ro·bot (rōbŏt′, -bət)
1. A mechanical device that sometimes resembles a human and is capable of performing a variety of often complex human tasks on command or by being programmed in advance.
2. A machine or device that operates automatically or by remote control.
3. A person who works mechanically without original thought, especially one who responds automatically to the commands of others.
4. A form of urban dance involving a succession of separate movements executed with precision in imitation of a robot.
[Czech, from robota, drudgery; see orbh- in the Appendix of Indo-European roots.]
Word History: Robot has been in English since 1923, when Karel Čapek's 1921 play R.U.R. was translated into English from Czech and presented in London and New York. The play's title, R.U.R., is an abbreviation of Rossum's Universal Robots, the name of a corporation in the play that makes robots to serve as slave labor for humanity. However, Čapek's robots—the original robots—are quite different from the standard-issue robots of later 20th-century science fiction, such as C3PO and R2D2 of Star Wars, that seem to be assembled from metal, silicon, and other non-biological materials. Čapek's robots are assembled out of something like flesh and blood, made according to a secret formula. Their flesh is mixed like dough in mixing machines and their nerves and veins are spun out on spinners. Eventually, during the course of the play, the robots grow tired of their subservient position and stage a rebellion that places the very future of humanity in peril. The robots take over the world, but it becomes clear that they also feel emotions like love and are worthy successors to humanity. Robot and robotka, the words Čapek uses in Czech for the male and female versions of these sentient biological automatons, are derived from the Czech word robota, "servitude, forced labor."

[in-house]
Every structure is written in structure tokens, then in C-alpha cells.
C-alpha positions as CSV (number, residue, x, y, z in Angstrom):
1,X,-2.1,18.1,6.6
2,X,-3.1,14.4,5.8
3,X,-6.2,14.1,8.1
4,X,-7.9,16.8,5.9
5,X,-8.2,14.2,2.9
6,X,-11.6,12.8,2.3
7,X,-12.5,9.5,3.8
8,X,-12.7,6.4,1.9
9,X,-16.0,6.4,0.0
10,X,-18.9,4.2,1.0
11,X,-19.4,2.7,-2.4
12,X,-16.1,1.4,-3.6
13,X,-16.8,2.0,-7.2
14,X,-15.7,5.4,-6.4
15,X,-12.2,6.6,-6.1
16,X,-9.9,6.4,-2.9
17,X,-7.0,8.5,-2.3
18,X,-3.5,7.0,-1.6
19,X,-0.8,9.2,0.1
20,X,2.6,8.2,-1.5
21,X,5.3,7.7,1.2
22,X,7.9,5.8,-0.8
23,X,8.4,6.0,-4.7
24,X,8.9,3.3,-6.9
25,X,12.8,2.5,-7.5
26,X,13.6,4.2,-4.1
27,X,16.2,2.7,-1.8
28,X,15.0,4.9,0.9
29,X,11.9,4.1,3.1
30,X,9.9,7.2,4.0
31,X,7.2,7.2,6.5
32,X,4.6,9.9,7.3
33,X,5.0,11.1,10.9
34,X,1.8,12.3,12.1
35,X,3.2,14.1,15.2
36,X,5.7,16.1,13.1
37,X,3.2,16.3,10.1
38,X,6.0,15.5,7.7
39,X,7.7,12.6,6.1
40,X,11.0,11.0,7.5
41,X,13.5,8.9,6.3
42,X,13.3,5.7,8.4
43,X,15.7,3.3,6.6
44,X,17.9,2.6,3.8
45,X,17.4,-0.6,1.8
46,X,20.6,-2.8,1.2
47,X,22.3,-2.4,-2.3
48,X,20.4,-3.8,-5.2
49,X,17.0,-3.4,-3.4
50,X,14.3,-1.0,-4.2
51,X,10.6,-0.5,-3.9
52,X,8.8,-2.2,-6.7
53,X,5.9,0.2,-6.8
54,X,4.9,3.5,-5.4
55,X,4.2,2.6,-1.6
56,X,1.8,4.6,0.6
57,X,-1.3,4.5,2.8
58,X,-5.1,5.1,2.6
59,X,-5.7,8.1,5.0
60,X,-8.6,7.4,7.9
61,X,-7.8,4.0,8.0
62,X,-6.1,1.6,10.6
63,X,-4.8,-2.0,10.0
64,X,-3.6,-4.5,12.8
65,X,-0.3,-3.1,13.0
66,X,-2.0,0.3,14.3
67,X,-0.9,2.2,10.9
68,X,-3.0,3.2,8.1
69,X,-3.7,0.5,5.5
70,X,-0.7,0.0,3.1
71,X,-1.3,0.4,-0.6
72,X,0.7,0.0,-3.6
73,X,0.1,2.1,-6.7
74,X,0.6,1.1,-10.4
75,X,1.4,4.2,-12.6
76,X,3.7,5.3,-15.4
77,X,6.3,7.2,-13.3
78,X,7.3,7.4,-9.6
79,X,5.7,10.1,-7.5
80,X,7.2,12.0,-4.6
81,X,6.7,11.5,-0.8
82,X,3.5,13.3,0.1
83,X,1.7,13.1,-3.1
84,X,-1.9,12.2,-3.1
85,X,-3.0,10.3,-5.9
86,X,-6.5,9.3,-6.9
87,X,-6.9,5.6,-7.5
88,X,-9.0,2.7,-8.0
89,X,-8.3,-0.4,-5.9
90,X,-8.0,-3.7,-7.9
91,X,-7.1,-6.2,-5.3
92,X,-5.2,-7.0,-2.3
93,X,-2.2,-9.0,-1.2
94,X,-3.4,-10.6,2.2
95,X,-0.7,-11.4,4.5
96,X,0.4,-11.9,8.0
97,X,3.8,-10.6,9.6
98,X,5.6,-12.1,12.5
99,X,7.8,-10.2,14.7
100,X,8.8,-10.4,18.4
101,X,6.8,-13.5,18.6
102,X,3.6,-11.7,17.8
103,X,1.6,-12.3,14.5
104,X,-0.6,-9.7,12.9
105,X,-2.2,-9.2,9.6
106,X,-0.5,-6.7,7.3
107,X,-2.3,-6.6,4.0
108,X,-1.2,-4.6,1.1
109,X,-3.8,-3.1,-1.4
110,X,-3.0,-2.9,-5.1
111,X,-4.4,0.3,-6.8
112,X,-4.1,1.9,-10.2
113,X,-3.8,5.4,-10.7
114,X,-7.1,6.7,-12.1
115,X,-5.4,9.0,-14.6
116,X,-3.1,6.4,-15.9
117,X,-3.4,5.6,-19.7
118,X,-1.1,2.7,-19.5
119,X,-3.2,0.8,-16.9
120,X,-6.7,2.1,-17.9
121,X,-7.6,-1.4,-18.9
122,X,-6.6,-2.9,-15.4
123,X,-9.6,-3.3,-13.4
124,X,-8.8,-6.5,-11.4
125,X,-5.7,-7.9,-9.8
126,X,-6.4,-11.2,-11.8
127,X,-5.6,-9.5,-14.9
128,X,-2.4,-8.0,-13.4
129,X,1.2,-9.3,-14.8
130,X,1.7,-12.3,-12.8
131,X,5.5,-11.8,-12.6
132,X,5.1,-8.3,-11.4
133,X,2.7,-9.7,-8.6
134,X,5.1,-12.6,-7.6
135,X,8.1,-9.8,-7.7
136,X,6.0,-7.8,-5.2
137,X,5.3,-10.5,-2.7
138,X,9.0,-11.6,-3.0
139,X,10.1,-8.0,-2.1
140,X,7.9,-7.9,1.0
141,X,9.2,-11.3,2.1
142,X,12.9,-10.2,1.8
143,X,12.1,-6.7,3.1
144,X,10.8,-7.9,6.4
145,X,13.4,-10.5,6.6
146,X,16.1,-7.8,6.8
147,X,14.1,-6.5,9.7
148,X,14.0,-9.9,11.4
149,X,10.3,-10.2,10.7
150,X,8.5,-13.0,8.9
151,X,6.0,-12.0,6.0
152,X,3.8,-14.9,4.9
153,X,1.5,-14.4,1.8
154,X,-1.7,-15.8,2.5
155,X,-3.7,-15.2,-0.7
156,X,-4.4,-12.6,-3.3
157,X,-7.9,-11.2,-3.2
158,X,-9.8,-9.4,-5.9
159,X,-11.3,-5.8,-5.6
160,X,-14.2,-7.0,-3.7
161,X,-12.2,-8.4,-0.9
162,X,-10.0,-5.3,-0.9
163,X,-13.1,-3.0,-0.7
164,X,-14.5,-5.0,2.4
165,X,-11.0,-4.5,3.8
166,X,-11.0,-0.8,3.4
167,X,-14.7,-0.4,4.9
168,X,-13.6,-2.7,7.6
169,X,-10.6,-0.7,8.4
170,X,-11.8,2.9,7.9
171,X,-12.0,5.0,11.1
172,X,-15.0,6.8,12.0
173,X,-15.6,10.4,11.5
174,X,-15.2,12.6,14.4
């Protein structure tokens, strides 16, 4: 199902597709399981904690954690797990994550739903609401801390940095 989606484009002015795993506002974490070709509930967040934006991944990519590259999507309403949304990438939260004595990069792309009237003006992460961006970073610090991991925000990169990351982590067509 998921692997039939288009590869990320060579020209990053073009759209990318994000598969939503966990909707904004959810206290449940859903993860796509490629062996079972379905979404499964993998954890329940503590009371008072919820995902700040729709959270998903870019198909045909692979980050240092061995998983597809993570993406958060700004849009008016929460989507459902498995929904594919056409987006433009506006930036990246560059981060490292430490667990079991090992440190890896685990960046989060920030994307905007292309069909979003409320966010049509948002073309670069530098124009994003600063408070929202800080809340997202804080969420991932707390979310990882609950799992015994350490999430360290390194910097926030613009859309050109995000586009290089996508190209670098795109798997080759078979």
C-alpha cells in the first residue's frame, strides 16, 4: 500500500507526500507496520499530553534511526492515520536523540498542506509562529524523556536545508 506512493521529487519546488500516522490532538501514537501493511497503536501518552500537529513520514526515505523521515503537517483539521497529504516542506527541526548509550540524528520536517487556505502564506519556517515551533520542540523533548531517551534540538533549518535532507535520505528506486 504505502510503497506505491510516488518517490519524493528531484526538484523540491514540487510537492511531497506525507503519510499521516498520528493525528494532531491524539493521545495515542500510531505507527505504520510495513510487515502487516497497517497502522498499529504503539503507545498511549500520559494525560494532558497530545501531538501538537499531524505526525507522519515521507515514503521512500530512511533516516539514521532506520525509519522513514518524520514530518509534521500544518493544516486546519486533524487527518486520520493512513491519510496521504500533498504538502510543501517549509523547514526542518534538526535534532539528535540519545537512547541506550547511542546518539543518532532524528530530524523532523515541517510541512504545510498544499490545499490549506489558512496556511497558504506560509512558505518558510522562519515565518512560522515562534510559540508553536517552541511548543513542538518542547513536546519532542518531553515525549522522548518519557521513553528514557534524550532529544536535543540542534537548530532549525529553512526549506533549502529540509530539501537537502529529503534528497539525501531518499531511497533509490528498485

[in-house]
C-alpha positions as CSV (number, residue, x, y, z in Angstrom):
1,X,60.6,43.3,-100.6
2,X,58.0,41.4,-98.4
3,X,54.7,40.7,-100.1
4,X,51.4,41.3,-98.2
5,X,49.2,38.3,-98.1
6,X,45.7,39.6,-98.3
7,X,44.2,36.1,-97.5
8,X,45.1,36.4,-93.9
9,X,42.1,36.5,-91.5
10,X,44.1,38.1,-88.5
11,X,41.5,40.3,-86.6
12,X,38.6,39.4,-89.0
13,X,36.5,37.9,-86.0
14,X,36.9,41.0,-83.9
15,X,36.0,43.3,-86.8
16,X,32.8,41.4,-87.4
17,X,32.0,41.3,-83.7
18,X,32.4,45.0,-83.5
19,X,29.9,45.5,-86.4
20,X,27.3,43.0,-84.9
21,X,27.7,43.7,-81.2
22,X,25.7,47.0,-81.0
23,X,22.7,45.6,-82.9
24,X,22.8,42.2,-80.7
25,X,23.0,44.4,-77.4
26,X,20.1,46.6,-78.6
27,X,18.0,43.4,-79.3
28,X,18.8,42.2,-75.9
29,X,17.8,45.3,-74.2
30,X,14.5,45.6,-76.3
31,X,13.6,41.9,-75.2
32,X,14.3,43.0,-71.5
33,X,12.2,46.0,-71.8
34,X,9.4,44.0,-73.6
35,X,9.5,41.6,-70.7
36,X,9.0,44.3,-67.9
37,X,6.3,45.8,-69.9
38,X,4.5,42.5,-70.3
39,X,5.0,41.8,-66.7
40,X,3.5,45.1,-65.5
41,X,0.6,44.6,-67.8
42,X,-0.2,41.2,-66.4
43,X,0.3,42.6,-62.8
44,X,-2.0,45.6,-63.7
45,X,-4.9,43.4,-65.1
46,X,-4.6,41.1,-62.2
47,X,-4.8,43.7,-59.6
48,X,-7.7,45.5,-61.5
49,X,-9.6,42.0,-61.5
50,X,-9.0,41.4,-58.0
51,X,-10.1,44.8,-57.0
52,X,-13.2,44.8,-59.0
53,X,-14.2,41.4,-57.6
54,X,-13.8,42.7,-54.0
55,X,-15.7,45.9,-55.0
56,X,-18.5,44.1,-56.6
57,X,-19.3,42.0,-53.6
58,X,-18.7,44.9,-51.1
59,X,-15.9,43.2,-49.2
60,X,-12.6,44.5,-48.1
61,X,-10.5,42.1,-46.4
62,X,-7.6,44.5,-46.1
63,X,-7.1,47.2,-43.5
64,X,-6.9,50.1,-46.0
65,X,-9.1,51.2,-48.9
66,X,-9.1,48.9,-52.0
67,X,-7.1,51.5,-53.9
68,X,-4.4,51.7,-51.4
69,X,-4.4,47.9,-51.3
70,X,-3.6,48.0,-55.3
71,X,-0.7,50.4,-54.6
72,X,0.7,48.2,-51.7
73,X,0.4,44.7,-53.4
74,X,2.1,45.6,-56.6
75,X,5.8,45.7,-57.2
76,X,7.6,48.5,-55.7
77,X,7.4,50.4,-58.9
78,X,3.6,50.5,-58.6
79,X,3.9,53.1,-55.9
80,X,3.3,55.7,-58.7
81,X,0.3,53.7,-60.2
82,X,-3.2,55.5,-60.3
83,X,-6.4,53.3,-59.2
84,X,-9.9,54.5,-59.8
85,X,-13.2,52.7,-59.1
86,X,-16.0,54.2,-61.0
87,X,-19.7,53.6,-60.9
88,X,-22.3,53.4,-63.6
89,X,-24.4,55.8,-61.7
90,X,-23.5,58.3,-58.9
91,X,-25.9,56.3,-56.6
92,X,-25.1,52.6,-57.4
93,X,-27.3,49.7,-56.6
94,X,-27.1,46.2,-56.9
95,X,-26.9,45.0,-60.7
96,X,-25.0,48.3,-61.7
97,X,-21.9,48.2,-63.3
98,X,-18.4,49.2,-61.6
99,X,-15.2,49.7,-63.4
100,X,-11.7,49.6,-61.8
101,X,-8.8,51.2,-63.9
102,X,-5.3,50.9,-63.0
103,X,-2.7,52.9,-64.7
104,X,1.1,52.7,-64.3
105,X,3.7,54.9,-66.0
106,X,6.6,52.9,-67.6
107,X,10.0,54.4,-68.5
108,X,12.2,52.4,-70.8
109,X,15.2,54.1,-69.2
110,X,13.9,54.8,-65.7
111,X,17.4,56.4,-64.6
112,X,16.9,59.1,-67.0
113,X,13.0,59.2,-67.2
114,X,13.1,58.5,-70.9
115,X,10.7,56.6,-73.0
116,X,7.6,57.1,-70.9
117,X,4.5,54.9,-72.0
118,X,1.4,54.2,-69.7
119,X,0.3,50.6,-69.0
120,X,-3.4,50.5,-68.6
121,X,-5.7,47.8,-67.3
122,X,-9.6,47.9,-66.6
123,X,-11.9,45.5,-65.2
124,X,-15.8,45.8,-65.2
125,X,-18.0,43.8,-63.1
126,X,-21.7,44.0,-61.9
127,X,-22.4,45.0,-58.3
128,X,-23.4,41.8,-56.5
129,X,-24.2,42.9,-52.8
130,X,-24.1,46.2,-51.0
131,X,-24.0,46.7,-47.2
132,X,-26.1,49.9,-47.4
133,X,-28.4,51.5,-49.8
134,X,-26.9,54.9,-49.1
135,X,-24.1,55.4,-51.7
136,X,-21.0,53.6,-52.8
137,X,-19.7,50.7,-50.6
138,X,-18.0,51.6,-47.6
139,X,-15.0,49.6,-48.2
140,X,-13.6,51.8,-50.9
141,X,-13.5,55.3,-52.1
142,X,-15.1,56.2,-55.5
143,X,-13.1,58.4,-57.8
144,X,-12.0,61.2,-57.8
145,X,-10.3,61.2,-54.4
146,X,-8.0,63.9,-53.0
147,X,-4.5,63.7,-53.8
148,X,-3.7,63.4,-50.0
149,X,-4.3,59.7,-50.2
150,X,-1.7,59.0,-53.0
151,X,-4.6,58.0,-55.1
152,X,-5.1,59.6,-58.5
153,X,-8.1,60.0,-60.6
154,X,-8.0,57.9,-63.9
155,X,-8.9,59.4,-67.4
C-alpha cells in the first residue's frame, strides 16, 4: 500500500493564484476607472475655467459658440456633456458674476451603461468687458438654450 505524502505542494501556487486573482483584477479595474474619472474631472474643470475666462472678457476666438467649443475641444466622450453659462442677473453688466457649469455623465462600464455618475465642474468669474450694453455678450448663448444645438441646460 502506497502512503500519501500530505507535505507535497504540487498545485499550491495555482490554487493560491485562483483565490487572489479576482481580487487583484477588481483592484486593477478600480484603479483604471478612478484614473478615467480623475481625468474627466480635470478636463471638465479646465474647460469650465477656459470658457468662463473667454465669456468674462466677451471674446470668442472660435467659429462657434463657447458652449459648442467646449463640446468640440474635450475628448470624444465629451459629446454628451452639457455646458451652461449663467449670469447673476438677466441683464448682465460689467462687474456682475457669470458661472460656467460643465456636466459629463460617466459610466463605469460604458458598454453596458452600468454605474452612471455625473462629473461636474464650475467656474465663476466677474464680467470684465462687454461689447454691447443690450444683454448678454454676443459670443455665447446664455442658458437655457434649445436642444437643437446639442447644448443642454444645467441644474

The American Heritage® Dictionary of the English Language, Fifth Edition copyright ©2016 by Houghton Mifflin Harcourt Publishing Company. All rights reserved.
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